Fleas are the most common external parasite that can plague pets, and they can lead to irritated skin, hair loss, hot spots, and infection. Fleas can also introduce other parasites into your cat or dog. All it takes is for your pet to swallow one flea, and it can to end up with tapeworms, the most common internal parasite affecting dogs and cats.
Year-round prevention is key, says McGeorge, who suggests regular flea and intestinal parasite control, as well as heartworm prevention.
Because some parasite medications made for dogs can be fatal to cats, talk to your vet about keeping your precious pets worm-free, flea-free -- and safe.
ID Microchip Your Pet
Lack of identification means as few as 14% of pets ever find their way home after getting lost. Fortunately, "microchipping allows for the pet to be reunited with its family," no matter how far away it is when found, Burns says.
About the size of a rice grain, a microchip is inserted under the skin in less than a second. It needs no battery and can be scanned by a vet or an animal control officer in seconds. Be sure to register the chip ID with the chip's maker. A current registration is the vital last step in making certain your pet can always find his way home.
Provide an Enriched Environment
An enriched environment is another key to the long-term health and welfare of your canine and feline friends, says C.A. Tony Buffington, DVM, PhD, a veterinary nutritionist and professor at Ohio State University Veterinary Medical Center in Columbus.
Pets need mental stimulation, say the pros, which may mean daily walks for your pooch, and scratching posts, window perches, and toys for your cat. It means play time with you, which not only keeps your pet's muscles toned and boredom at bay, it also strengthens your bond with your four-footed companions.
Maintain a Healthy Weight
Many dogs and cats in the U.S. are overweight or obese. And just like people, obesity in pets comes with health risks that include diabetes, arthritis, and cancer.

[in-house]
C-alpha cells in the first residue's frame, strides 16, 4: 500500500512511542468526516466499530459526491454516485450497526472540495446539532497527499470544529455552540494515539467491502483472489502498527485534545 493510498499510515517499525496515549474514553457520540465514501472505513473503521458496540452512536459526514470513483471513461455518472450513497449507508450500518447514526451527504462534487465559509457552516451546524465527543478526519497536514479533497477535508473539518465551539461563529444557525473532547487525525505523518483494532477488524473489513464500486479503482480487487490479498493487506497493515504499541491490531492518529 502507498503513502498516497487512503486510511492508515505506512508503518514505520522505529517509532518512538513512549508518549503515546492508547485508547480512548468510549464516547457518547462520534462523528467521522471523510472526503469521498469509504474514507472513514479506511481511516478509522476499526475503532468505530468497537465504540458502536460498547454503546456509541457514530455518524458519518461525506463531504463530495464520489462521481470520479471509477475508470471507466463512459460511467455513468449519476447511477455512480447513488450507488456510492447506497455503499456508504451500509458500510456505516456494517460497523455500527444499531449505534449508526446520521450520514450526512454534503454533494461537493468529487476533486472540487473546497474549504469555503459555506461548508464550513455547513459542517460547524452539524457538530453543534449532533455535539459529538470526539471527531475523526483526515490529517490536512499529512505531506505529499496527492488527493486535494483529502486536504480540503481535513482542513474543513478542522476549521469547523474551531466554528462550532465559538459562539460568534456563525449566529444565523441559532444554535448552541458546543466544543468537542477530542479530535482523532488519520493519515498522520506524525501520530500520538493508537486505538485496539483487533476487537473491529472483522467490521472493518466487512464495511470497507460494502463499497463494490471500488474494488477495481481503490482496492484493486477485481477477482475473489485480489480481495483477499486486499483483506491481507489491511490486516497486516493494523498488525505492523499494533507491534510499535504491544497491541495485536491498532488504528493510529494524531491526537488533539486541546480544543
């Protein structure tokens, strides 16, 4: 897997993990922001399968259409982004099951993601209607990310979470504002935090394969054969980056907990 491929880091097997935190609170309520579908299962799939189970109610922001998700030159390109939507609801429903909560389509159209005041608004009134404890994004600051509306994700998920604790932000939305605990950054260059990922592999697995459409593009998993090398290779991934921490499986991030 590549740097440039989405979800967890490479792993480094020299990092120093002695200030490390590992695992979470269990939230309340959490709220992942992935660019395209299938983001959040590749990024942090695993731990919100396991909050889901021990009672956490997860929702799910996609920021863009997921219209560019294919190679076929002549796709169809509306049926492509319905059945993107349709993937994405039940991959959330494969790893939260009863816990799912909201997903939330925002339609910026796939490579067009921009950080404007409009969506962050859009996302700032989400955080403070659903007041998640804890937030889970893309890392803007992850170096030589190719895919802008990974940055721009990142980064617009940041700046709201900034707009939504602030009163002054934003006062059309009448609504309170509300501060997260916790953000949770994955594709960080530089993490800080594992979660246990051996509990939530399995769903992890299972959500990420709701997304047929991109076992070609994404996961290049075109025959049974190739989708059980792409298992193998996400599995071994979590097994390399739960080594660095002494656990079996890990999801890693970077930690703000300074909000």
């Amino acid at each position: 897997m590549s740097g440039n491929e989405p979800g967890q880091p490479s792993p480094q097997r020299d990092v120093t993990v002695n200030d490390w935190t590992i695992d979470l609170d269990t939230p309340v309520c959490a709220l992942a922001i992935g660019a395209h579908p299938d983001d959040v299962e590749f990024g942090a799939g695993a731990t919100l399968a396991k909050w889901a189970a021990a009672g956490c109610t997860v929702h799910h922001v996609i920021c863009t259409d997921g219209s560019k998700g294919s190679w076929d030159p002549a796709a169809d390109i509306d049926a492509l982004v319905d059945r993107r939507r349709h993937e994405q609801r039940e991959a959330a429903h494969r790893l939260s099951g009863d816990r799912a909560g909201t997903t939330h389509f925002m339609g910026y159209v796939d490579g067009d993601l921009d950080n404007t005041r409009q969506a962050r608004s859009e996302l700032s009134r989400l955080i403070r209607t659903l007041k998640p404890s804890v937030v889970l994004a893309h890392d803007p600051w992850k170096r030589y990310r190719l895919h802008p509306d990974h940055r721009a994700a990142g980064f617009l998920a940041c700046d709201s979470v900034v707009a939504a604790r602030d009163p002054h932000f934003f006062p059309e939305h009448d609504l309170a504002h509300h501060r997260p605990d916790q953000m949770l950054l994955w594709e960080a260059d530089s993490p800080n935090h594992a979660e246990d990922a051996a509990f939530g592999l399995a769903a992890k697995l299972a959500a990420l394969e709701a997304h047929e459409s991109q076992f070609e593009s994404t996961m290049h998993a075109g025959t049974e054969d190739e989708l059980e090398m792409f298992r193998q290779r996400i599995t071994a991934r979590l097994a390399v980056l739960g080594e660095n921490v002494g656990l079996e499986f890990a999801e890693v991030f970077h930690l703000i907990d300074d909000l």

Overfeeding is the leading cause of obesity, says Douglas, who adds that keeping our pets trim can add years to their lives.
Because pets need far fewer calories than most of us think -- as little as 185-370 a day for a small, inactive dog; just 240-350 calories daily for a 10-pound cat -- talk to your vet, who can make feeding suggestions based on your pet's age, weight, and lifestyle.
A number of Delaware’s best attractions are animal-friendly.
The Cape May-Lewes Ferry gives you and your furry companion a chance to cool off amid bay breezes. Leashed pets are welcome on all exterior decks.
The Air Mobility Command Museum (only 25-30 minutes from the beach) also welcomes visitors with leashed pets.
And Dogfish Head Brewery in Milton allows animals to hang in the tasting room. The brewery tour is humans only.
Shopping in Delaware is a tax-free delight, and that applies to pets as well. Check out the array of animal-accessory boutiques, including Critter Beach in Rehoboth Beach
State parks on the beach – Cape Henlopen State Park, Delaware Seashore State Park and Fenwick Island State Park – are great places for pets to stretch out and get some exercise, but be mindful of the regulations. Some are open to leashed pets year-round. Others limit pets during the height of the beach season. Download the Delaware State Park pet map for more information